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More than 300,000 jobs lost in January thanks to Omicron, ADP says
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More than 300,000 jobs lost in January thanks to Omicron, ADP says

Although President Joe Biden promised to shut down the coronavirus, it seems the virus is shutting down job growth, as disappointing numbers reported Wednesday reveal.

Private-sector employment decreased by 301,000 jobs from December to January, according to a report from the payroll processing firm ADP. It's an unexpected blow for the Biden economy after Dow Jones estimated jobs would grow by 200,000 in January, following a revised 776,000 jobs gained in December. It was the first month of negative job growth reported since December 2020.

ADP's chief economist attributed the job losses to the spread of the Omicron variant of coronavirus.

"The labor market recovery took a step back at the start of 2022 due to the effect of the Omicron variant and its significant, though likely temporary, impact to job growth," Nela Richardson, chief economist for ADP, said. "The majority of industry sectors experienced job loss, marking the most recent decline since December 2020. Leisure and hospitality saw the largest setback after substantial gains in fourth quarter 2021, while small businesses were hit hardest by losses, erasing most of the job gains made in December 2021."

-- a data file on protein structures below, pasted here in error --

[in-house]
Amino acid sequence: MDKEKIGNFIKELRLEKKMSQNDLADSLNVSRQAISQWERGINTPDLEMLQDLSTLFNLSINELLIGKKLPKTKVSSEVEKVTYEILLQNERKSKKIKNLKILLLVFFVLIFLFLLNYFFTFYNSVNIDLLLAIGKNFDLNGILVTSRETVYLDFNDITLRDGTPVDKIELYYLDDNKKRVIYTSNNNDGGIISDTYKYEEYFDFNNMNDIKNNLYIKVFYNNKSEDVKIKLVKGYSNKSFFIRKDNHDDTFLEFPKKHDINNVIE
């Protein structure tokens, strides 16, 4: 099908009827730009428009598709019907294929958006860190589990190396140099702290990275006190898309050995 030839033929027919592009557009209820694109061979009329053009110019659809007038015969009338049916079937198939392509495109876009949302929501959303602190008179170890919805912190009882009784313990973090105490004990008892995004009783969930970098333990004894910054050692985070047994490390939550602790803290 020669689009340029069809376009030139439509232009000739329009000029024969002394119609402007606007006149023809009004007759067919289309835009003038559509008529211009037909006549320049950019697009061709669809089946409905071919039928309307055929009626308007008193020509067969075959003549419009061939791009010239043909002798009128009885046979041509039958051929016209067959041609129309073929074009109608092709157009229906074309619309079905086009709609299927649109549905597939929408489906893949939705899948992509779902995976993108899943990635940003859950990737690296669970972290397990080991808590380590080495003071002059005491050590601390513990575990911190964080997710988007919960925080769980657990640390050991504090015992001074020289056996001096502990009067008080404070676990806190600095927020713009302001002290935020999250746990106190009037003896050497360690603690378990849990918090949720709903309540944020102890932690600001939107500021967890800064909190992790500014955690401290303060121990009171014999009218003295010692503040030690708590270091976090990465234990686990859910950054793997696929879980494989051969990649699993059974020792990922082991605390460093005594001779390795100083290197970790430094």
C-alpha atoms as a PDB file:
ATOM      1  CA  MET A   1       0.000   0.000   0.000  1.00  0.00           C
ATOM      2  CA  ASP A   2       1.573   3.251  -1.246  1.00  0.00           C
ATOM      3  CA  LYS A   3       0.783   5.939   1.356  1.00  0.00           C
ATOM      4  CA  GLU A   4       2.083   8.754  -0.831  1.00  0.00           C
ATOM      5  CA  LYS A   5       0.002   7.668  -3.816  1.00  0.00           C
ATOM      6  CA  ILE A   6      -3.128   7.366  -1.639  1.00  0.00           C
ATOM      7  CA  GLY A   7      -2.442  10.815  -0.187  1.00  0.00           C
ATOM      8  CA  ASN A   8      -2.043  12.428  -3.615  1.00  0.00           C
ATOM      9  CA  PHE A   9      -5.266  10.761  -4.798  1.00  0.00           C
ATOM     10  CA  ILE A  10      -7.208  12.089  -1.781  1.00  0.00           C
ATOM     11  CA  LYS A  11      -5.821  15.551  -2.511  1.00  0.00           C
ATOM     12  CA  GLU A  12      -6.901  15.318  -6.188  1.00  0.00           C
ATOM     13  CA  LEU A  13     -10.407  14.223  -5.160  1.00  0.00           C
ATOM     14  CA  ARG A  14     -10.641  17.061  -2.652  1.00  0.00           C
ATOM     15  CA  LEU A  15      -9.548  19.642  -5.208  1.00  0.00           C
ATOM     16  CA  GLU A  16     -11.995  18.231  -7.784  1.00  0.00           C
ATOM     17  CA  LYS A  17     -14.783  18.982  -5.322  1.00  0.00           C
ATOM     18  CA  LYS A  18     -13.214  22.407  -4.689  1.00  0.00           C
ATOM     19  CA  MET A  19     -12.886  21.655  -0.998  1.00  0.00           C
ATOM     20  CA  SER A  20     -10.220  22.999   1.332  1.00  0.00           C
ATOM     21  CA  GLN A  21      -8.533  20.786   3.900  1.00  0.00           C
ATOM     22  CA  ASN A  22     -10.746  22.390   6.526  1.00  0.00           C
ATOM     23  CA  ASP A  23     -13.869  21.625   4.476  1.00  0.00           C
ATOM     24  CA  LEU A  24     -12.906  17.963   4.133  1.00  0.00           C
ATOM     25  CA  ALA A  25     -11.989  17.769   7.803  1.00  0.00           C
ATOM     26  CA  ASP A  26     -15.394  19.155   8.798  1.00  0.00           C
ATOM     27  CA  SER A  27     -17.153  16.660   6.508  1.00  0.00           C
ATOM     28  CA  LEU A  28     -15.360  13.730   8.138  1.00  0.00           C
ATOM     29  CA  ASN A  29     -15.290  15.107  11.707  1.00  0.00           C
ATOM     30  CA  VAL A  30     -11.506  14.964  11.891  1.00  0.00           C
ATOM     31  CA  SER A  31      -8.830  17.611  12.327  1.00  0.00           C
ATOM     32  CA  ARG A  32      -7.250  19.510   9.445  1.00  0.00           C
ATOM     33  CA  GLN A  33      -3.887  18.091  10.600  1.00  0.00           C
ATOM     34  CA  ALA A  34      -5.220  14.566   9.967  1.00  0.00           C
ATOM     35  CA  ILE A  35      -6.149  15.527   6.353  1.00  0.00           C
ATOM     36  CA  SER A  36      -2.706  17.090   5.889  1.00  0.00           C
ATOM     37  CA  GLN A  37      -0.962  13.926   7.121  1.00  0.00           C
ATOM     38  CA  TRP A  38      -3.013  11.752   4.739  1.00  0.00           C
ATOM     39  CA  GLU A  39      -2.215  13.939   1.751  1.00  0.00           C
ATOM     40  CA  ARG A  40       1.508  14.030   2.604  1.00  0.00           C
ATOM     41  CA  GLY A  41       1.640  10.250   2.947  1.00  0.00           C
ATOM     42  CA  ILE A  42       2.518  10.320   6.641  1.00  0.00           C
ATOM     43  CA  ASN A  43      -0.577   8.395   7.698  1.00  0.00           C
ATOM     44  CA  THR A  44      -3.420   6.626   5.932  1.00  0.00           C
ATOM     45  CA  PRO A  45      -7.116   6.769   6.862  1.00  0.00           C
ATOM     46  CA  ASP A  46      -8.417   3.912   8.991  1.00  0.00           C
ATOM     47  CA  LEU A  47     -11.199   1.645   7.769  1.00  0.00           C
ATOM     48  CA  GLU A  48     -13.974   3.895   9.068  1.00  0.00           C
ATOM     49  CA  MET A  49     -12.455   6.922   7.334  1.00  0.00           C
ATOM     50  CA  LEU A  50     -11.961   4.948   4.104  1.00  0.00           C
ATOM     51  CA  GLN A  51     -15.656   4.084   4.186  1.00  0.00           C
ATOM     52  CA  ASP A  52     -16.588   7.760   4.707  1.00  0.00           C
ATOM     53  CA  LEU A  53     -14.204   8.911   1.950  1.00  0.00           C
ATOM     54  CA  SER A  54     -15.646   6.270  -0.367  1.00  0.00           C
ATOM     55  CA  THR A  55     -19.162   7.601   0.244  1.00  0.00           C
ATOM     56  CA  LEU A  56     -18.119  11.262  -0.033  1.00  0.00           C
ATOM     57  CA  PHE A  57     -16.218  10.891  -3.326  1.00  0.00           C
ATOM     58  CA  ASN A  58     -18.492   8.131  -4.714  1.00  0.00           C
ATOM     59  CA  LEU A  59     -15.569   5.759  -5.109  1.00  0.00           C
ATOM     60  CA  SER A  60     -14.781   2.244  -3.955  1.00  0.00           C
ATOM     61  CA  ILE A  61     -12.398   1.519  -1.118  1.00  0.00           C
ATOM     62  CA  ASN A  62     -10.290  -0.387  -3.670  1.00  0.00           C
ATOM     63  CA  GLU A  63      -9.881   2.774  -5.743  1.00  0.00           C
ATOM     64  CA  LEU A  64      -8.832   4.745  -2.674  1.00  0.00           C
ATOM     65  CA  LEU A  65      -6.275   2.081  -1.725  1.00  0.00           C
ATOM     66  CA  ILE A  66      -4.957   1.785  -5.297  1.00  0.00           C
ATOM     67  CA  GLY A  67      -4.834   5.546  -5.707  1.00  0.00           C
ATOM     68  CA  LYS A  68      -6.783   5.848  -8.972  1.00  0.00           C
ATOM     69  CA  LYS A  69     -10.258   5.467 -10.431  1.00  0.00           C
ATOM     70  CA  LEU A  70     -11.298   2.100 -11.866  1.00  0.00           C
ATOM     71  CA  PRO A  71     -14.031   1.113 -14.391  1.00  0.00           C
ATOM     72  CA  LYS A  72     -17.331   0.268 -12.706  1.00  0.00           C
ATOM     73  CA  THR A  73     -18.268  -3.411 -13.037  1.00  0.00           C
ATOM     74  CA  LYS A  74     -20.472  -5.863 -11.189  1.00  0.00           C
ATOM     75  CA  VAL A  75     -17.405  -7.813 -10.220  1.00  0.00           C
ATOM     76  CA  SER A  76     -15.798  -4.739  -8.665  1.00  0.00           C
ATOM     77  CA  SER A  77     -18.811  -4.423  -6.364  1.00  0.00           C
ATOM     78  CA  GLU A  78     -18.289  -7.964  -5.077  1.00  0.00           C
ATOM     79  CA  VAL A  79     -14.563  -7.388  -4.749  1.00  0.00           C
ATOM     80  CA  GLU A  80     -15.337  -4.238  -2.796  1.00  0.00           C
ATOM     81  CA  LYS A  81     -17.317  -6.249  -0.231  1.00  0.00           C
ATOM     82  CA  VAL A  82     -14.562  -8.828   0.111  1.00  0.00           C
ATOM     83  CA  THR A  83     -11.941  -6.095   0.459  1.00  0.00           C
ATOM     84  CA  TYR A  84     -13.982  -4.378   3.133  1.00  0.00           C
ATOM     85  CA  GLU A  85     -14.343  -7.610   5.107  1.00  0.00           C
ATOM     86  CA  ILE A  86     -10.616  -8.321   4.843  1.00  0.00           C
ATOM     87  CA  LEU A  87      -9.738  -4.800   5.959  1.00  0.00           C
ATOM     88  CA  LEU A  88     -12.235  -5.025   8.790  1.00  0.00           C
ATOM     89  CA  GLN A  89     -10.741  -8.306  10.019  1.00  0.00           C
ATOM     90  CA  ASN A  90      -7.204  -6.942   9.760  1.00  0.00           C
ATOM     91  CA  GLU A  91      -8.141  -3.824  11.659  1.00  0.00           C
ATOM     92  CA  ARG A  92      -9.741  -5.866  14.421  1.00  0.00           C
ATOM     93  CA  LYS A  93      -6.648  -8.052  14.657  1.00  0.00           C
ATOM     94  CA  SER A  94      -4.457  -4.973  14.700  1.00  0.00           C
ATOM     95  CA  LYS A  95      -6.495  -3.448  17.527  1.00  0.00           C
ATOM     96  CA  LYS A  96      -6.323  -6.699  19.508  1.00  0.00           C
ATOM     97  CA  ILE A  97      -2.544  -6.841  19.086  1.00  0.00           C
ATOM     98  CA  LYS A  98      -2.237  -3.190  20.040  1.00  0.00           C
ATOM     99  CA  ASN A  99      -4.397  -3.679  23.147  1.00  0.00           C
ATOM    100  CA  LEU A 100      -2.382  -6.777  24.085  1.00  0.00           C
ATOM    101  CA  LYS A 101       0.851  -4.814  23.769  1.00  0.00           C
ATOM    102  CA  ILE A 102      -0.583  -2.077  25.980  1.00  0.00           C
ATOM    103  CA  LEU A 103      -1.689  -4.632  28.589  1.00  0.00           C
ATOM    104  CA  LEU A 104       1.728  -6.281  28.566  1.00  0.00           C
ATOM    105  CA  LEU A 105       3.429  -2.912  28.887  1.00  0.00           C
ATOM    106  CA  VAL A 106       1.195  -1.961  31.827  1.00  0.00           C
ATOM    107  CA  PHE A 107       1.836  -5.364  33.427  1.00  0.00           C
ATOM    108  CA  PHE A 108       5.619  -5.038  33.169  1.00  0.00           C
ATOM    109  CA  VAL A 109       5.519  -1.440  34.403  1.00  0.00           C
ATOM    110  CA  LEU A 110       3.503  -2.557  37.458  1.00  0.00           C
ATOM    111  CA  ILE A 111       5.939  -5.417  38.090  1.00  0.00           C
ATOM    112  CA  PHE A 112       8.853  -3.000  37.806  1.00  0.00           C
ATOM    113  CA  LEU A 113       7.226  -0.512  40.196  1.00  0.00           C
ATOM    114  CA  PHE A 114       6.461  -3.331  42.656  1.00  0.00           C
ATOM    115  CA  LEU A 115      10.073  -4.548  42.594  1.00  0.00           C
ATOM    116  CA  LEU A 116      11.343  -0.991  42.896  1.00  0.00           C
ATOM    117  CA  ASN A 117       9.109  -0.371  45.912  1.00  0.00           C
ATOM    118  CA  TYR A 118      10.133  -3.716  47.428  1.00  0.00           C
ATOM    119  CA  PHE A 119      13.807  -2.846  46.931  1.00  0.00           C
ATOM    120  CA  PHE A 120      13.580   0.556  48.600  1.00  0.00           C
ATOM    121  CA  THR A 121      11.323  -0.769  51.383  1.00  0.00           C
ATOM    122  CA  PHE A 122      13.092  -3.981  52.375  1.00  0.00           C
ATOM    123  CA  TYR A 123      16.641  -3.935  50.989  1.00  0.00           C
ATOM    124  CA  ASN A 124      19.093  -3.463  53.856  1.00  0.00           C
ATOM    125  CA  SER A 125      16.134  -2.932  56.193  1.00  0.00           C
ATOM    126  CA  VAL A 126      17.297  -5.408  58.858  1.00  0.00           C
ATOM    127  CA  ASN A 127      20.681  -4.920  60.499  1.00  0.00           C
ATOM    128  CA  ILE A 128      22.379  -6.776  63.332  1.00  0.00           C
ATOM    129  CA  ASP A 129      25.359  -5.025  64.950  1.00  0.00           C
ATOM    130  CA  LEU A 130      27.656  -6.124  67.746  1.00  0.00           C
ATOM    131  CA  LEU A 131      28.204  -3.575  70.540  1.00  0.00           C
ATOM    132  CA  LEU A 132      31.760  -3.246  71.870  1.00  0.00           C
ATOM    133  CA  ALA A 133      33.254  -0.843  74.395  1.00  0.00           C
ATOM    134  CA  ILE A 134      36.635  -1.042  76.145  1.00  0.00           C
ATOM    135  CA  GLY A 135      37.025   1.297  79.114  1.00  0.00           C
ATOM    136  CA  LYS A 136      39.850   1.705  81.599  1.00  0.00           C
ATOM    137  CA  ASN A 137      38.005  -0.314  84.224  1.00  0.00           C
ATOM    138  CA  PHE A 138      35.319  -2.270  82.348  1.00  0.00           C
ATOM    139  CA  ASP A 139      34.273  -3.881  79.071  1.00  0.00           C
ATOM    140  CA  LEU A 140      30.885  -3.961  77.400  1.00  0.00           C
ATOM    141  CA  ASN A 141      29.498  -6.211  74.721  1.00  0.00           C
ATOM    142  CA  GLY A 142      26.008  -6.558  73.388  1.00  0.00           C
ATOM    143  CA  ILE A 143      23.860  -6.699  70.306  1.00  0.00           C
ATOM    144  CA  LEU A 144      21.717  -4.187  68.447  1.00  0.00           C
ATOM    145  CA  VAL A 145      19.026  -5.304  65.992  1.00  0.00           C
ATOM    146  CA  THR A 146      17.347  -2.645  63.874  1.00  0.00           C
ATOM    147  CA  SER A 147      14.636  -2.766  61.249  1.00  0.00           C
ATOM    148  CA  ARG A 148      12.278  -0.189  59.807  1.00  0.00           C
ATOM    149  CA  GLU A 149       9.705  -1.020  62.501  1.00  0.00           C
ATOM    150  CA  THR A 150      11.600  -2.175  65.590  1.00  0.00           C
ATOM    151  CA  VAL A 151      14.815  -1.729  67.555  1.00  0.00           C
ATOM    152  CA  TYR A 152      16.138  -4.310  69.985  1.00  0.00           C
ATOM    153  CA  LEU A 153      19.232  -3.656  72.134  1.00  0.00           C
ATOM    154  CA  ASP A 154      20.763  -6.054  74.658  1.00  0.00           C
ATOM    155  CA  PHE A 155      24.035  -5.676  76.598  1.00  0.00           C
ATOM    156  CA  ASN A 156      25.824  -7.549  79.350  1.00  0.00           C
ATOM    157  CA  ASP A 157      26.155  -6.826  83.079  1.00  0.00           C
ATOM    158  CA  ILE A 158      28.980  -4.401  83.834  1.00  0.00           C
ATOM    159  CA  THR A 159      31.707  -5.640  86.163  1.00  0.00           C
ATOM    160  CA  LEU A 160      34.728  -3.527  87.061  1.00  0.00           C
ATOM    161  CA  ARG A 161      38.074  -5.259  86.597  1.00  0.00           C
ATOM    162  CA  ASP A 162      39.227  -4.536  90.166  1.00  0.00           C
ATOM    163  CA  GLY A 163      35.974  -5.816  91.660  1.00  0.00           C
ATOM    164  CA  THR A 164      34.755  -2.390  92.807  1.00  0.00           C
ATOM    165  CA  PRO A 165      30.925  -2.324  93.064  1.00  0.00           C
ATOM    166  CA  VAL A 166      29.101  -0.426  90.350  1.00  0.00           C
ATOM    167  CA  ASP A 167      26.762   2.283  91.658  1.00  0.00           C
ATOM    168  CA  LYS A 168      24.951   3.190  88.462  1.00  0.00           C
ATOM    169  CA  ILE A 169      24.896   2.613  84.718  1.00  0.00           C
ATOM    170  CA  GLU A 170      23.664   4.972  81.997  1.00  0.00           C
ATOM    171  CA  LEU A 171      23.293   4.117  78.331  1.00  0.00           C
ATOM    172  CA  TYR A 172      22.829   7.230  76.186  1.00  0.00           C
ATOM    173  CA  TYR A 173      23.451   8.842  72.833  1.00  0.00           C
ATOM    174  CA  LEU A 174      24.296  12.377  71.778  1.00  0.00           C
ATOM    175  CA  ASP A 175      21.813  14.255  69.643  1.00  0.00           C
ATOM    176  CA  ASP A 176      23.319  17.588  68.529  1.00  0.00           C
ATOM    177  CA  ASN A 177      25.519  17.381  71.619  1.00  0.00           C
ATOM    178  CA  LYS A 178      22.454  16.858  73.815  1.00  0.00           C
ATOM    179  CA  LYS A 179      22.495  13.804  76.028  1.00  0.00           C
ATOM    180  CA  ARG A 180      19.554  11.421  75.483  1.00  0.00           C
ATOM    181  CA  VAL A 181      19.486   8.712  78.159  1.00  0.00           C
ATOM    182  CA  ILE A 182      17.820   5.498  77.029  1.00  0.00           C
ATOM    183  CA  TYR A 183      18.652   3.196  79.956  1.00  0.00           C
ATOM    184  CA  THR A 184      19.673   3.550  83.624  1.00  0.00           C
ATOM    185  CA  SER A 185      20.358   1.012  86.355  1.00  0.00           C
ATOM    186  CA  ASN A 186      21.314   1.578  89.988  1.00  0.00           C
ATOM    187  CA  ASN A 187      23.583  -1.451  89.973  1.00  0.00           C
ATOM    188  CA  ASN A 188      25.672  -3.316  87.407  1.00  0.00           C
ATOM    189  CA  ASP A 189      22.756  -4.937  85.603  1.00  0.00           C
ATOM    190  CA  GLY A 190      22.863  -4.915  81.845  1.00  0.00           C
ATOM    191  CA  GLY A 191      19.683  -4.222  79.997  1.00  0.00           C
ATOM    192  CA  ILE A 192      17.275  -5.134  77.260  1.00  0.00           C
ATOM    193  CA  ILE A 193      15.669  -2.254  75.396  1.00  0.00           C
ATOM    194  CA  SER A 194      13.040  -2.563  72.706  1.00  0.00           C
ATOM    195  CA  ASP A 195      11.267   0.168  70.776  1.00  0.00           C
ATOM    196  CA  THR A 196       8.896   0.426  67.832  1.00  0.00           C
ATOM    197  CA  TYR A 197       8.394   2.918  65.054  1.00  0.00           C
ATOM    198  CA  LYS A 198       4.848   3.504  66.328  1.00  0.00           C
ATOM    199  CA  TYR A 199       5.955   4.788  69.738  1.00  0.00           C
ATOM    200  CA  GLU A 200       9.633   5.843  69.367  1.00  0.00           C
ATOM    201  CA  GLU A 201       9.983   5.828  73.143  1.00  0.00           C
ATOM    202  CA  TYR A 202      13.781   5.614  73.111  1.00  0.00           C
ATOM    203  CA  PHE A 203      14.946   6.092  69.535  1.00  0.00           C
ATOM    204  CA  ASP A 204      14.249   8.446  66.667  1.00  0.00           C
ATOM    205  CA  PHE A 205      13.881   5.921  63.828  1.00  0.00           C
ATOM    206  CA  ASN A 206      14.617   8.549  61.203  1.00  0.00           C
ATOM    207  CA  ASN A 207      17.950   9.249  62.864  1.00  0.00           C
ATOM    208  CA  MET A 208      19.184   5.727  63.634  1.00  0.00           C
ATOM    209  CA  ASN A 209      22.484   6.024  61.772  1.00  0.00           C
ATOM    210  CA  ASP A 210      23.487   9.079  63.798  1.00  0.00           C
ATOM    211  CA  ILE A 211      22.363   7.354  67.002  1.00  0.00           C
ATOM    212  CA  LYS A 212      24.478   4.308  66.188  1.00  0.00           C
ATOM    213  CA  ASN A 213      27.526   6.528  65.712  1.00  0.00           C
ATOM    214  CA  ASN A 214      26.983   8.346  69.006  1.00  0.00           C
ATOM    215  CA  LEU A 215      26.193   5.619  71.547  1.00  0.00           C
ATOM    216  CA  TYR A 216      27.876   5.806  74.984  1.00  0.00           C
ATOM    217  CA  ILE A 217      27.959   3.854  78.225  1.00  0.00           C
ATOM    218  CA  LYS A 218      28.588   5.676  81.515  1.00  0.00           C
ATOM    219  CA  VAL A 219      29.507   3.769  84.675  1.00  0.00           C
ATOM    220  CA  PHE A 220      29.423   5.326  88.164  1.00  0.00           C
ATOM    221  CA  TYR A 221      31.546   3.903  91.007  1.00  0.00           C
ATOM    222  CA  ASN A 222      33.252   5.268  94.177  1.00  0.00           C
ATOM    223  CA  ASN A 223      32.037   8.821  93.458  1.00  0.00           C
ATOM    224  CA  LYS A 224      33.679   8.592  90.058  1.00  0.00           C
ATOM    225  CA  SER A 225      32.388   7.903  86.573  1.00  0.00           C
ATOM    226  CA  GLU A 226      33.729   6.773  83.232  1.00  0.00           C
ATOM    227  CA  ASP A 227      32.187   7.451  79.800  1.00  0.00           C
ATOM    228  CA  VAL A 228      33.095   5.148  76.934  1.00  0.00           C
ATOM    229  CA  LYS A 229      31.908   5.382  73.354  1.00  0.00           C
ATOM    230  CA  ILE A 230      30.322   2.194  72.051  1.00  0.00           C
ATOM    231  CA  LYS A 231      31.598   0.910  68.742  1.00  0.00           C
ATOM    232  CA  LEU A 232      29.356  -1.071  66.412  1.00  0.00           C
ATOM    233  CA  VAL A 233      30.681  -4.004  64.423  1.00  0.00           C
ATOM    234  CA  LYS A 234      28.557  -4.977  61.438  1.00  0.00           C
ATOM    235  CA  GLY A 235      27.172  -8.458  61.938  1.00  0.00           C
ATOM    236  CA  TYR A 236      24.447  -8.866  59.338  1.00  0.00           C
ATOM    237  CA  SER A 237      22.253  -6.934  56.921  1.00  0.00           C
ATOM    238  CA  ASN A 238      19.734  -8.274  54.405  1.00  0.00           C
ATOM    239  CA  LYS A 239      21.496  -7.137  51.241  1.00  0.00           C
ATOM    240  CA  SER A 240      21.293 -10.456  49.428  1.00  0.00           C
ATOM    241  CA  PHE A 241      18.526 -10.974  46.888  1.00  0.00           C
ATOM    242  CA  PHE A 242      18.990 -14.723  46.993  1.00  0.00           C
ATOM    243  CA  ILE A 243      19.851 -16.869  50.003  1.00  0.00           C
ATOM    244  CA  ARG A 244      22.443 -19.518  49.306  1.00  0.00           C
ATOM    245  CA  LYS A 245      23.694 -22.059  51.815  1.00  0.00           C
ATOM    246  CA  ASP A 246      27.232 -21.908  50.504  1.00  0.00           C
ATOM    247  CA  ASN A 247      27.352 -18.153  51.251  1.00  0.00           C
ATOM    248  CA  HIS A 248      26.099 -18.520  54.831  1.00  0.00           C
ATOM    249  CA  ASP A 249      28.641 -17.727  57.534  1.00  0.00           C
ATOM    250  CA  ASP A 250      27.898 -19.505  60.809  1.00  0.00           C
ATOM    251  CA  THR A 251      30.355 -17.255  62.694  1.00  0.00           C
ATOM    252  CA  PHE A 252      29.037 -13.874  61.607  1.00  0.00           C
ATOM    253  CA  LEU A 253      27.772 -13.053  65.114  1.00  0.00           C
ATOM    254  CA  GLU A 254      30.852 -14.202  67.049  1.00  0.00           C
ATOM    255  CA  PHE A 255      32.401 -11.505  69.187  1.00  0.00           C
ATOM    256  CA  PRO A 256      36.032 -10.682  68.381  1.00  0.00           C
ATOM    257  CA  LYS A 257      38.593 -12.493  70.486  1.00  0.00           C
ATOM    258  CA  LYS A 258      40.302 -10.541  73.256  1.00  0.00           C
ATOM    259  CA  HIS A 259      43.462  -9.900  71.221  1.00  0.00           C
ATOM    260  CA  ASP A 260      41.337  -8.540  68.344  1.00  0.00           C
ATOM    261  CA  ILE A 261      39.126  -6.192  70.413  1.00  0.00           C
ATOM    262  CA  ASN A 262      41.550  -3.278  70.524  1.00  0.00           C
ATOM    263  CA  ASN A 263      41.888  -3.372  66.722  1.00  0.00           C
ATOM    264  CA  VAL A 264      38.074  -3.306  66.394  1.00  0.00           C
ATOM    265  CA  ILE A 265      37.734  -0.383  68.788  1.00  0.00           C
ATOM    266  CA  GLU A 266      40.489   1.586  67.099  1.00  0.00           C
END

More than half of the job losses happened in the leisure and hospitality industries, where companies reported a loss of 154,000 jobs. Trade, transportation, and utilities firms reported 62,000 jobs lost, while health care and social assistance categories lost 10,000.

There were 21,000 manufacturing jobs lost, and 10,000 construction jobs are gone.

In total, industries that provide services lost 274,000 jobs, while jobs in industries that produce goods fell by 27,000.

Small businesses were hit hardest. Firms with fewer than 50 employees were responsible for 144,000 jobs lost, with 106,000 of those jobs coming from businesses with fewer than 20 employees.

Medium-sized businesses with between 50 and 499 employees lost 59,000 jobs. Large businesses with more than 500 employees lost 98,000.

Later this week, the U.S. Labor Department will release its January jobs report, a more closely watched jobs figure that is expected to show the economy added 150,000 jobs last month. Even if the government reports jobs growth close to that estimate, it's a substantial decrease from the number of jobs gained in December.

White House press secretary Jen Psaki told reporters on Tuesday to expect a negative number.

"Because Omicron was so highly transmissible, nearly 9 million people called out sick in early January when the jobs data was being collected," Psaki said. "The week the survey was taken was at the height of the Omicron spike ... As a result, the jobs report may show job losses, in large part because workers were out sick from Omicron at a point when it was peaking."

Hourly employees who called in sick with COVID-19 and stayed home without paid leave are not counted as employed, even though they have not been laid off. The Labor Department's jobs survey took place between Jan. 9 and 15, during a peak of COVID-19 cases.

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